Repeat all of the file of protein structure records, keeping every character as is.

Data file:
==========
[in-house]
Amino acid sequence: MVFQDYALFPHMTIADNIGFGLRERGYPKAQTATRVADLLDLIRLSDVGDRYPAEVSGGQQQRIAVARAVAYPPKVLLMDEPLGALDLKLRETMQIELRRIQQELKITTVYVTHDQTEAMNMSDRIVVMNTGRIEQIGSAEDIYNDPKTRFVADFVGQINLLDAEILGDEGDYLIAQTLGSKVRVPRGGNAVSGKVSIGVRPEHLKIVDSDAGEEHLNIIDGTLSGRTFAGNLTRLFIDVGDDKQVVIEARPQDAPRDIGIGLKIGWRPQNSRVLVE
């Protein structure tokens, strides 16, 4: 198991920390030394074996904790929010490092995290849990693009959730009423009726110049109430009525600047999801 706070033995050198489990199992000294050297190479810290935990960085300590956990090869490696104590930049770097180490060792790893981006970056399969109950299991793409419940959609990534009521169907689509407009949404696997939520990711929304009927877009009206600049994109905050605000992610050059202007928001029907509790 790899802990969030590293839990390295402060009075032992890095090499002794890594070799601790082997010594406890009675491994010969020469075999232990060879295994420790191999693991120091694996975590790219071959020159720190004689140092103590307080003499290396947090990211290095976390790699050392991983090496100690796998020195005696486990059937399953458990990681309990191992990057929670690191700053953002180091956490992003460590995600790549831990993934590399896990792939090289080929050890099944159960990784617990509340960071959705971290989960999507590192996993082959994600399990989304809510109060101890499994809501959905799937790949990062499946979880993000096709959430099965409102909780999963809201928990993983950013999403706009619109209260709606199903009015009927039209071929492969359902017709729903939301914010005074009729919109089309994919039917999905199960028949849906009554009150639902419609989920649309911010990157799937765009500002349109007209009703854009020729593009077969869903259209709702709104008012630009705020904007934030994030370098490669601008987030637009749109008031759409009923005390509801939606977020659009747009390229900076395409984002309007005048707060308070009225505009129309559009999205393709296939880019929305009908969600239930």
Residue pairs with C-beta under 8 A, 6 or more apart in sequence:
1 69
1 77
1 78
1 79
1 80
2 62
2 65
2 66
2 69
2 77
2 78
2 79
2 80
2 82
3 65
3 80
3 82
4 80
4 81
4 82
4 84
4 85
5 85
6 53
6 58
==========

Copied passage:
[in-house]
Amino acid sequence: MVFQDYALFPHMTIADNIGFGLRERGYPKAQTATRVADLLDLIRLSDVGDRYPAEVSGGQQQRIAVARAVAYPPKVLLMDEPLGALDLKLRETMQIELRRIQQELKITTVYVTHDQTEAMNMSDRIVVMNTGRIEQIGSAEDIYNDPKTRFVADFVGQINLLDAEILGDEGDYLIAQTLGSKVRVPRGGNAVSGKVSIGVRPEHLKIVDSDAGEEHLNIIDGTLSGRTFAGNLTRLFIDVGDDKQVVIEARPQDAPRDIGIGLKIGWRPQNSRVLVE
């Protein structure tokens, strides 16, 4: 198991920390030394074996904790929010490092995290849990693009959730009423009726110049109430009525600047999801 706070033995050198489990199992000294050297190479810290935990960085300590956990090869490696104590930049770097180490060792790893981006970056399969109950299991793409419940959609990534009521169907689509407009949404696997939520990711929304009927877009009206600049994109905050605000992610050059202007928001029907509790 790899802990969030590293839990390295402060009075032992890095090499002794890594070799601790082997010594406890009675491994010969020469075999232990060879295994420790191999693991120091694996975590790219071959020159720190004689140092103590307080003499290396947090990211290095976390790699050392991983090496100690796998020195005696486990059937399953458990990681309990191992990057929670690191700053953002180091956490992003460590995600790549831990993934590399896990792939090289080929050890099944159960990784617990509340960071959705971290989960999507590192996993082959994600399990989304809510109060101890499994809501959905799937790949990062499946979880993000096709959430099965409102909780999963809201928990993983950013999403706009619109209260709606199903009015009927039209071929492969359902017709729903939301914010005074009729919109089309994919039917999905199960028949849906009554009150639902419609989920649309911010990157799937765009500002349109007209009703854009020729593009077969869903259209709702709104008012630009705020904007934030994030370098490669601008987030637009749109008031759409009923005390509801939606977020659009747009390229900076395409984002309007005048707060308070009225505009129309559009999205393709296939880019929305009908969600239930």
Residue pairs with C-beta under 8 A, 6 or more apart in sequence:
1 69
1 77
1 78
1 79
1 80
2 62
2 65
2 66
2 69
2 77
2 78
2 79
2 80
2 82
3 65
3 80
3 82
4 80
4 81
4 82
4 84
4 85
5 85
6 53
6 58